And why not Christmas trees?

(Canscene) — I arrived in Canada 59 years ago, just ten days before Christmas. England, like the rest of Europe, was still suffering from austerity measures, demanding conservation of electricity and continued rationing of fuel, food and clothing.

After disembarking at Halifax, there was little time for a meal before I entrained, but it was a treat to be able to gaze at the menu at the Nova Scotian Hotel coffee shop. I chose a plate of cold ham and sliced tomatoes and in my mind’s palate can taste it yet.

As the train from Halifax to Montreal sped through the gathering night, we passed towns and villages where Christmas lights were beginning to be switched on. Montreal, where I changed trains for Toronto, was ablaze with Christmas colour.

Arriving in Toronto on December 17, I ran head on into a wonderland: the gaily bedecked windows of Simpson’s and Eaton’s, the outpouring of Bing’s White Christmas from speakers mounted above the doors of even the most humble retail businesses, the geniality of people on the streets from whom I asked directions. And there were Christmas trees by the thousands.

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I’ve celebrated many enjoyable Christmas holidays, but none more memorable that that first one where, on Christmas Day, I was welcomed into the home of a stranger and one week later to a New Year’s celebration in another town. Like many others, I have become jaundiced about the “commercialization” of Christmas. but at the same time cannot shuck off the feeling of that first Christmas in Canada.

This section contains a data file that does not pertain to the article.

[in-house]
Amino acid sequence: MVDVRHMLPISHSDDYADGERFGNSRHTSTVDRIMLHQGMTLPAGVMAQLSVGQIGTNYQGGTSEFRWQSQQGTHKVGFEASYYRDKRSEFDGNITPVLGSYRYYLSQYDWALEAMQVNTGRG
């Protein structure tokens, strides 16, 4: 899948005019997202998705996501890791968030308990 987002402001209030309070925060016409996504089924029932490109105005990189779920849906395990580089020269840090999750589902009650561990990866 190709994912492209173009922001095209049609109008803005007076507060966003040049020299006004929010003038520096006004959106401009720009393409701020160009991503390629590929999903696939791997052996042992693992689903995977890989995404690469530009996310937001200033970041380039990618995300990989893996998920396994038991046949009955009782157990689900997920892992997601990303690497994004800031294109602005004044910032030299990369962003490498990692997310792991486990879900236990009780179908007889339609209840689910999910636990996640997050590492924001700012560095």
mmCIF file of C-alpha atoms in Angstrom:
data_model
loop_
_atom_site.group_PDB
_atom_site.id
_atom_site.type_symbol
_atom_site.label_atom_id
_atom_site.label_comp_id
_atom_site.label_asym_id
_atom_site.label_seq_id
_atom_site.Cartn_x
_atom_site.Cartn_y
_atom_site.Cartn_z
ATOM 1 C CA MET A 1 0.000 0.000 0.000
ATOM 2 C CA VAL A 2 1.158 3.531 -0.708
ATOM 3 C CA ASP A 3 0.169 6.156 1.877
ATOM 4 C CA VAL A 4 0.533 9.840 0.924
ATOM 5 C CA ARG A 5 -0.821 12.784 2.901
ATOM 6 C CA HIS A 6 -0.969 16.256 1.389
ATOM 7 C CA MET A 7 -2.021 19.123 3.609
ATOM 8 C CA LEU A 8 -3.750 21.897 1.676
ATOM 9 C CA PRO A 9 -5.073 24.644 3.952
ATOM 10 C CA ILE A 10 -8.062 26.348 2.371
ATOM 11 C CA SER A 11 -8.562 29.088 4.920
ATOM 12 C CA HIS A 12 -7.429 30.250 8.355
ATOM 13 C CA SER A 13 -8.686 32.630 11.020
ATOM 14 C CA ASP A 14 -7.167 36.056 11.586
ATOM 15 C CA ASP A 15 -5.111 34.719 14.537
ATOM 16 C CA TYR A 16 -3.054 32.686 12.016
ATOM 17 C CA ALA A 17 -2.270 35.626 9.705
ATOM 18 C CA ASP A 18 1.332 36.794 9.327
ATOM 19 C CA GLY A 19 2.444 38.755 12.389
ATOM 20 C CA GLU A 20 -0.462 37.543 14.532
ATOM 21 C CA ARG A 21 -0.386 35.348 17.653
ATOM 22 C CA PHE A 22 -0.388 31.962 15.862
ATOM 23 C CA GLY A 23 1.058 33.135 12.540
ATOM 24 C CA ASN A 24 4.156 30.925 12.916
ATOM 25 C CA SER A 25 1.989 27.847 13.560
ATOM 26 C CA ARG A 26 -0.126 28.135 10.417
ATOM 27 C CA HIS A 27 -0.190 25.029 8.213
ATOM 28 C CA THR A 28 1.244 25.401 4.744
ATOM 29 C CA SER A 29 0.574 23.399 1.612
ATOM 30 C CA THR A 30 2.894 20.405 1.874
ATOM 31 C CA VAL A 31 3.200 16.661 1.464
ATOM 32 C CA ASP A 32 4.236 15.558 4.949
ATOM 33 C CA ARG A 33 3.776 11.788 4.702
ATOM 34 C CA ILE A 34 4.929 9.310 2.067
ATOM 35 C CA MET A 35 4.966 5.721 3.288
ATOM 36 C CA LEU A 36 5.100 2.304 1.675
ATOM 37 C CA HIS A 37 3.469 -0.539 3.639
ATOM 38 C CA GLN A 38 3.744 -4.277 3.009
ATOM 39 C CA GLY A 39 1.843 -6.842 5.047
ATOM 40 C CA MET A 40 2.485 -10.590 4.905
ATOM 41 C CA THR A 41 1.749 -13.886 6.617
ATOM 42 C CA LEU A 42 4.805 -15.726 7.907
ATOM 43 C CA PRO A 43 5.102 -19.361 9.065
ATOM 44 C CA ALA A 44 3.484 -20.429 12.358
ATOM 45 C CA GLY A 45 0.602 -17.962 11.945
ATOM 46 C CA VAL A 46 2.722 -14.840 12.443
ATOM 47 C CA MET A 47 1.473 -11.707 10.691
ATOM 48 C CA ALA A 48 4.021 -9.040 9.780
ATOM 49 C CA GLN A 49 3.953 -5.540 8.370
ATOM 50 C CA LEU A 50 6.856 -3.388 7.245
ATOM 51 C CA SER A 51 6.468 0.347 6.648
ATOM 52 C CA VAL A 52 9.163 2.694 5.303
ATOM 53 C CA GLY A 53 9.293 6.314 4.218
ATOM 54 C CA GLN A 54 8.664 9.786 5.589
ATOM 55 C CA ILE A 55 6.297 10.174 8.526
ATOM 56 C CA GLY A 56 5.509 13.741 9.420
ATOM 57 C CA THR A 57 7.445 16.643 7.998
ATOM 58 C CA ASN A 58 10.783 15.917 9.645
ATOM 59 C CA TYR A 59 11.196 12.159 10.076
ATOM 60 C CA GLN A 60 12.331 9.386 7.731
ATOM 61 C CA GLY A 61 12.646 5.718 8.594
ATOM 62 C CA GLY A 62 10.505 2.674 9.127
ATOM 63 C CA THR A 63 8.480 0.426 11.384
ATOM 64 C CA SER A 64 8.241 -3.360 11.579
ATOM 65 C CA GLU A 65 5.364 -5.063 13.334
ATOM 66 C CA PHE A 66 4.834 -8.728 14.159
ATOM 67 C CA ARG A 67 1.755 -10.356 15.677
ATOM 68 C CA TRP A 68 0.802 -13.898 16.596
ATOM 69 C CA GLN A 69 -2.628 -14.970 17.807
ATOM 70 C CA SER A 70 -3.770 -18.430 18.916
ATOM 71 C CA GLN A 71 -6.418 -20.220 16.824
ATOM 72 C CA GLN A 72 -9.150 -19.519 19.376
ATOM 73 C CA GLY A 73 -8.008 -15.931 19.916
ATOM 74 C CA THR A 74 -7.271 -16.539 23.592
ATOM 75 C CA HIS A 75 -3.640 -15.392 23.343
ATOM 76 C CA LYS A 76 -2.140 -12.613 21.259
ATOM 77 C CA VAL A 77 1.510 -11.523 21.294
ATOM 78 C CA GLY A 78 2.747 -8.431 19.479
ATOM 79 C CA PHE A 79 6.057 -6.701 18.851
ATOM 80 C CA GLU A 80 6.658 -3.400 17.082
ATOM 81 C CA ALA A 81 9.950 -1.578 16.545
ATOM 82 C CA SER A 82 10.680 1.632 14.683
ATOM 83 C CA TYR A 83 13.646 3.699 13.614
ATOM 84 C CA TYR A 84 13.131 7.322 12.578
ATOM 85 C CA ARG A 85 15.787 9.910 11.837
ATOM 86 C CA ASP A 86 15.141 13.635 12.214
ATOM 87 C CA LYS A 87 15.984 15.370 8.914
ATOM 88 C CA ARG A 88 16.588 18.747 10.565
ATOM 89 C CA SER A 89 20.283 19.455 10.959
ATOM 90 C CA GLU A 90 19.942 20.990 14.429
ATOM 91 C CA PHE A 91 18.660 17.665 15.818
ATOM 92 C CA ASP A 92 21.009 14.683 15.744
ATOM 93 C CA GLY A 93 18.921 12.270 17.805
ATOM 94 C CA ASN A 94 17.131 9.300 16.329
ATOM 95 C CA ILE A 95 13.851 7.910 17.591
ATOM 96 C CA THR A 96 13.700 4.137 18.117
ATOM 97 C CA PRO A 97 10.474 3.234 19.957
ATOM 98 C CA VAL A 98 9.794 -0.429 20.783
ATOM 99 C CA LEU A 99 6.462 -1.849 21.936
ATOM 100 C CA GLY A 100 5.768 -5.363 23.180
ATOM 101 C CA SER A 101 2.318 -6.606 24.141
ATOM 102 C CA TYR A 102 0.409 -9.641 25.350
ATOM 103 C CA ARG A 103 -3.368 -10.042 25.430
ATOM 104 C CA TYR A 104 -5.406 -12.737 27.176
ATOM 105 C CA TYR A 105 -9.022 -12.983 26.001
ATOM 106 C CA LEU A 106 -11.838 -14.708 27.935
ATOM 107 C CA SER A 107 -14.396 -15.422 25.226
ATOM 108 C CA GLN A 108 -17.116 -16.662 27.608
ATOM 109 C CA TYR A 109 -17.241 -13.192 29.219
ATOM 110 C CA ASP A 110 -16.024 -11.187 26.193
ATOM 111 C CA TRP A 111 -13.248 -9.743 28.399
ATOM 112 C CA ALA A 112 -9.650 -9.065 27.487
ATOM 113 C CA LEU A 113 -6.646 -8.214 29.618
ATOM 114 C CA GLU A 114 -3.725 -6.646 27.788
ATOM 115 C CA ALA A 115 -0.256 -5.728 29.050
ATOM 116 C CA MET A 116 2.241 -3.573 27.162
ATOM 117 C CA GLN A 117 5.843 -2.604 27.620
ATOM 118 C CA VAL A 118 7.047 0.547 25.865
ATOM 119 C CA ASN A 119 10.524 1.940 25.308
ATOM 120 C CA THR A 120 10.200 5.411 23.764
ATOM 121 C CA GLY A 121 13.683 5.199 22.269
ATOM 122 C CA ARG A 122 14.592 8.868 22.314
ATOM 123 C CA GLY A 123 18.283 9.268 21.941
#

Through the years, we Canadians, once citizens of a predominantly Christian nation have become culturally sensitive to the fact that throughout the year there are other celebrations being observed that need to be acknowledged. And rightly so. I firmly believe multiculturalism means more than tolerance and “live and let live.” We need to accept, understand and respect these celebrations. The more we know them the more we should be ready to accept them as a fundamental Canadian right.

However, many over-anxious Christians through an overdosed sense of guilt, become all too ready to discard Christmas trees. I refuse to throw the baby out with the bathwater of political correctness. The Christmas tree in my home is small and fireproof but to me it stands as tall as those that still grace city squares and building lobbies.

So, Happy Eid, Diwali, Hannukah, Kwanzaa, Chinese New Year and to all participants in all other festivals. In my heart of hearts, I know you don’t begrudge me my Christmas tree.
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